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Couples: Tantric Sex and Menopause

Uploaded: Aug 3, 2018

Tantric Sex and Menopause: Practices for Spiritual and Sexual Renewal

By Diana Richardson and Janet McGeever

I recently read Tantric Sex and Menopause and found it to be profound, interesting, helpful and challenging. As a woman who went through menopause while my husband was in cancer treatment, my focus was on being a caregiver, using fierce love as his advocate. My focus was definitely not on menopause.

Eventually, when he was well again, we were faced with the aftereffects of menopause. Fortunately, my husband and I have good communication, so we talk through everything, including the changes from menopause. Reading Tantric Sex and Menopause gave us another path of discussion and exploration.

“In Tantra sex is not practiced for its own sake, not as indulgence or entertainment, but as an instrument for going beyond sex, for reaching health, balance, improved relationships, self-control, and eventually superior states of consciousness.”

Perhaps the biggest difference I understand is that the goal of Tantric sex is to be present in the moment, unfolding into the experience with your own body and one another, rather than going for orgasms. And therein is the challenging part.

I’m not a black and white, either/or type of person, so being present with my husband during sex and having orgasms seems fine with me. On the other hand, I haven’t had enough time to study Tantric sex and delve into it deeply to make informed opinions.

I think it’s a great read for couples who are approaching or are in the menopause stage of life. You’ll have plenty to think and talk about, and experiment with.

From the back cover: “As women, we live so closely to the body--through menstruation, pregnancy, birthing, motherhood, and then menopause. Each of these transitions changes a woman in a multitude of ways, most of which are celebrated. Yet menopause often causes women to feel despondent, as if our bodies are broken or deficient, especially when it comes to sex and intimacy. However, as tantric teachers Diana Richardson and Janet McGeever show, menopause has many hidden gifts to offer if we learn to embrace rather than suppress the changes this natural transition brings.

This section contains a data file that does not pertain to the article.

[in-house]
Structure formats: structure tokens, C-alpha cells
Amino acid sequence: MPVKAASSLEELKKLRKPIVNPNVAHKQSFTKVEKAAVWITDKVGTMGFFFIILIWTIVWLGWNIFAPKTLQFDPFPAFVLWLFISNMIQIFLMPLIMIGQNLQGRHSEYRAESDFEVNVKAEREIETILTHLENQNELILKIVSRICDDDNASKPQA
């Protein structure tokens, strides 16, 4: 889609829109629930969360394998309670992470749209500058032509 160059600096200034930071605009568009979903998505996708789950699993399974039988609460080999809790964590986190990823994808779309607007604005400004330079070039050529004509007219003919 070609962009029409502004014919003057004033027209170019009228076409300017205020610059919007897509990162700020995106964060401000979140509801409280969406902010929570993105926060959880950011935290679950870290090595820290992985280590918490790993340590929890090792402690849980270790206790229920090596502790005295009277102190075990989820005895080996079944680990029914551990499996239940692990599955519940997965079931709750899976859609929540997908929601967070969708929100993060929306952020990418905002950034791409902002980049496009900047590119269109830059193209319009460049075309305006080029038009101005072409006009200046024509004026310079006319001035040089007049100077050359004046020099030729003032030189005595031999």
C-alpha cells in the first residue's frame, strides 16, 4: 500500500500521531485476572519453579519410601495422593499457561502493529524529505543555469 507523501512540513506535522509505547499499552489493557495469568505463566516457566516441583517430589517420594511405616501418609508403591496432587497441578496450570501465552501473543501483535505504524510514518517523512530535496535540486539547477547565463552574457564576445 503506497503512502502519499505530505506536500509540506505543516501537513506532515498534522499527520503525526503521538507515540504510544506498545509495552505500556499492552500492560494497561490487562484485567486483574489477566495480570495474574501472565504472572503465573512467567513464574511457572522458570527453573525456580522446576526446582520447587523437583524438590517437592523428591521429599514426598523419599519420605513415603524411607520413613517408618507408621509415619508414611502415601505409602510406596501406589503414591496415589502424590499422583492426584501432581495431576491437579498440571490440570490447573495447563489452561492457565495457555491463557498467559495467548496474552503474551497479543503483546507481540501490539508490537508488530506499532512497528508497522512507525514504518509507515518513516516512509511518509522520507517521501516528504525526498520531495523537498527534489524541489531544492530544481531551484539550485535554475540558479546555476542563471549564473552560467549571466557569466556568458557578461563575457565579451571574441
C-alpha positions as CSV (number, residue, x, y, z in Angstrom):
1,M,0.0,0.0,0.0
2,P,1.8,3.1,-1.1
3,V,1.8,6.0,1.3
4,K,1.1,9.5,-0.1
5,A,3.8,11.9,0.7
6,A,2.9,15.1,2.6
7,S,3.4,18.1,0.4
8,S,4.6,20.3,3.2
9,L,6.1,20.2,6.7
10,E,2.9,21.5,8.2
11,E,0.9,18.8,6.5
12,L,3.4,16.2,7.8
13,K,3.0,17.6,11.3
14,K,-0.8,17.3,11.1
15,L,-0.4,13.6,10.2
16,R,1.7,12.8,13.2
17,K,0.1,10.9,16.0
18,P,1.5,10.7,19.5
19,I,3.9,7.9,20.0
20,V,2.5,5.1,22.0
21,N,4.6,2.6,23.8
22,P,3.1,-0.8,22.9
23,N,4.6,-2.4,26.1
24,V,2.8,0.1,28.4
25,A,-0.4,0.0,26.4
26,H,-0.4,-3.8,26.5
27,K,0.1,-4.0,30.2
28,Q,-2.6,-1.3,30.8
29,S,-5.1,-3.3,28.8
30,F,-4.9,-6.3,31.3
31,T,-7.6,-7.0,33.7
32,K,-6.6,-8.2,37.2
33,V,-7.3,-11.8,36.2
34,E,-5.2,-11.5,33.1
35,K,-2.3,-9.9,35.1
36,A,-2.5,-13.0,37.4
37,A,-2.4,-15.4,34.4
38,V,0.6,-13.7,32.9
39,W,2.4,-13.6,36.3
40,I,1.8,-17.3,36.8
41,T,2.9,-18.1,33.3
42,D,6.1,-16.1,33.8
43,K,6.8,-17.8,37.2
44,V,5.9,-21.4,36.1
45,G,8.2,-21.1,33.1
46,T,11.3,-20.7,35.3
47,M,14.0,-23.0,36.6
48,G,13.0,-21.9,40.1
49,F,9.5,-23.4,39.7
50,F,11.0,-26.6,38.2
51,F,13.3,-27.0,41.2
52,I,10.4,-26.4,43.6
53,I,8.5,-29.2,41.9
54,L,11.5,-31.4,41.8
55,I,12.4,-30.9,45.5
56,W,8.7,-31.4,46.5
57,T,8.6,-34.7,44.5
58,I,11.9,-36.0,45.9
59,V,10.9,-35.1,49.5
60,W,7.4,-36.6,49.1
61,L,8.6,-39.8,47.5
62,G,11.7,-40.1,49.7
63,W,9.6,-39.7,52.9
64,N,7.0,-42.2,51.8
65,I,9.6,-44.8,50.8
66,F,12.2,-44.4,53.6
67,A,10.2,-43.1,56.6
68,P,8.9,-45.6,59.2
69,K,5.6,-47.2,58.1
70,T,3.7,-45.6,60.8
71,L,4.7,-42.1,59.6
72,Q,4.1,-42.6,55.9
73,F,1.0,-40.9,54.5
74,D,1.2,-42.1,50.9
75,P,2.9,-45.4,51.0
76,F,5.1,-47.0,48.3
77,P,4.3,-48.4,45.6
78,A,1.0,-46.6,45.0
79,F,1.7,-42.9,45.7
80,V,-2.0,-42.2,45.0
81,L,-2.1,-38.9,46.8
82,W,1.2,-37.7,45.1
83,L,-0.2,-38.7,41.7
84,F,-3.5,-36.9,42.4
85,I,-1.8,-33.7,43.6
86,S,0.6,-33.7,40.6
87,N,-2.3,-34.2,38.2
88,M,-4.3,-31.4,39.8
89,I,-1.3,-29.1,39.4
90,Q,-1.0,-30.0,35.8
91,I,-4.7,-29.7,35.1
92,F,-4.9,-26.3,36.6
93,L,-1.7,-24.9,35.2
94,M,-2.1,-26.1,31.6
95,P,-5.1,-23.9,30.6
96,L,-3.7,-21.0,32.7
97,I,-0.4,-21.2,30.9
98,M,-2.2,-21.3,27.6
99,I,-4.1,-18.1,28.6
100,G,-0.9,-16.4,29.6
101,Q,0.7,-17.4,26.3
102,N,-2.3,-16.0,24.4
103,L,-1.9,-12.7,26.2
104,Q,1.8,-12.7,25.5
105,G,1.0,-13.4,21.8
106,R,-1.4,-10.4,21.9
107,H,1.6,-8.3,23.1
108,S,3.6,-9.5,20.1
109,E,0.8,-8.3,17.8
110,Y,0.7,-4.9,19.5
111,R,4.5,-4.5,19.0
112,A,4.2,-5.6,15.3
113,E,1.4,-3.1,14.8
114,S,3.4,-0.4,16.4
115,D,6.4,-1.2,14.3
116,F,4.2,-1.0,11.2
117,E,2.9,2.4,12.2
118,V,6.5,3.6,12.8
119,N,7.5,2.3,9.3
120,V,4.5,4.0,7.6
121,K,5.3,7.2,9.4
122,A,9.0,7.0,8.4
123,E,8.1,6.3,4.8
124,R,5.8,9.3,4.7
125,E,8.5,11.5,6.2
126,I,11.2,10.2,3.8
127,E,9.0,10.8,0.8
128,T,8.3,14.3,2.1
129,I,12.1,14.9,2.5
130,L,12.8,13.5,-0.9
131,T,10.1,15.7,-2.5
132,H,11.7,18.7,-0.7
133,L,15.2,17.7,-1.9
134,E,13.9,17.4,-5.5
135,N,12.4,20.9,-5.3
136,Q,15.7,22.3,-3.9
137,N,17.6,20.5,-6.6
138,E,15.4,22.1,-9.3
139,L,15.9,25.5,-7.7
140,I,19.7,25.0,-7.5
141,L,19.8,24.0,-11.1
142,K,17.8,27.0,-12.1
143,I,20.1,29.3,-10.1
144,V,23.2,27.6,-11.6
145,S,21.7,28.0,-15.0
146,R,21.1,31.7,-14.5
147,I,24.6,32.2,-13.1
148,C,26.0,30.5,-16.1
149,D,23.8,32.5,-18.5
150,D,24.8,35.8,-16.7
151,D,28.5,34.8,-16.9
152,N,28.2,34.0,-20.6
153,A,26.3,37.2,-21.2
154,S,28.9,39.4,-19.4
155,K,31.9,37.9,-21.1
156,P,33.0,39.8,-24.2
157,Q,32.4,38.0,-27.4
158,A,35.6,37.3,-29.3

Shining the light of tantric intelligence on menopause, the authors reveal how to explore and experience menopause in a radically positive fashion, suffused with a sense of vital awakening and “re-wilding” of a woman’s sexuality, creativity, and spirituality. Explaining what to expect physically, emotionally, and spiritually, as well as what it means for relationships, they detail tantric practices and tools to connect with the body’s inner intuitive wisdom and heart energies, remove the “performance pressure” of conventional sex, and set the stage for passion and pleasure to thrive both in the bedroom and beyond. They explain why Tantra works for menopausal women and how their bodies are naturally entering a more tantric phase focused on creative, spiritual energy. They explore how, in Tantra, sex is practiced not for the sake of sex itself but as an instrument for going “beyond” sex, for better health, improved relationships, enhanced self-control and emotional balance, and even higher states of consciousness. They also offer many self-help practices, exercises, and meditations to reinforce a positive attitude toward menopause and overcome many of the physical and sexual problems, such as pain, dryness, loss of interest, and loss of libido.

Providing a guide for women who are approaching, experiencing, or have gone through menopause, the authors show how a more informed, tantric approach to menopause allows each woman to deepen her trust in the perfect functioning of the female body, embrace her natural sexual response, and reconnect with her inner self.”